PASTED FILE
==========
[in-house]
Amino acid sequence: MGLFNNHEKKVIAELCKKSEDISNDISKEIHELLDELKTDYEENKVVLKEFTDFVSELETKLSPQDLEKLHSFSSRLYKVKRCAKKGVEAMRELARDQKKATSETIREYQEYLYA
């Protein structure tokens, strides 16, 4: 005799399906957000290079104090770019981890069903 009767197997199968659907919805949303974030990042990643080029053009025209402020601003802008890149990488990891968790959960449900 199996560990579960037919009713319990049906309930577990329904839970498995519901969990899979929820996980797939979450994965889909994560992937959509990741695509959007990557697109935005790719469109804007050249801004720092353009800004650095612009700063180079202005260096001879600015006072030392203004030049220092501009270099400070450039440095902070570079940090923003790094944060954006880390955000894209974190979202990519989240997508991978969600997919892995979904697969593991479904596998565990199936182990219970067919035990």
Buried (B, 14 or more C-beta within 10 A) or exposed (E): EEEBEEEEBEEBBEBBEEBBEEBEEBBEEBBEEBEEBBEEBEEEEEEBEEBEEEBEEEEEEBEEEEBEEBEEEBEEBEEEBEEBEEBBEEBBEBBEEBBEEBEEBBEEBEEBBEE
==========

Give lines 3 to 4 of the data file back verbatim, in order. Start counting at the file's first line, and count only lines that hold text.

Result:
């Protein structure tokens, strides 16, 4: 005799399906957000290079104090770019981890069903 009767197997199968659907919805949303974030990042990643080029053009025209402020601003802008890149990488990891968790959960449900 199996560990579960037919009713319990049906309930577990329904839970498995519901969990899979929820996980797939979450994965889909994560992937959509990741695509959007990557697109935005790719469109804007050249801004720092353009800004650095612009700063180079202005260096001879600015006072030392203004030049220092501009270099400070450039440095902070570079940090923003790094944060954006880390955000894209974190979202990519989240997508991978969600997919892995979904697969593991479904596998565990199936182990219970067919035990």
Buried (B, 14 or more C-beta within 10 A) or exposed (E): EEEBEEEEBEEBBEBBEEBBEEBEEBBEEBBEEBEEBBEEBEEEEEEBEEBEEEBEEEEEEBEEEEBEEBEEEBEEBEEEBEEBEEBBEEBBEBBEEBBEEBEEBBEEBEEBBEE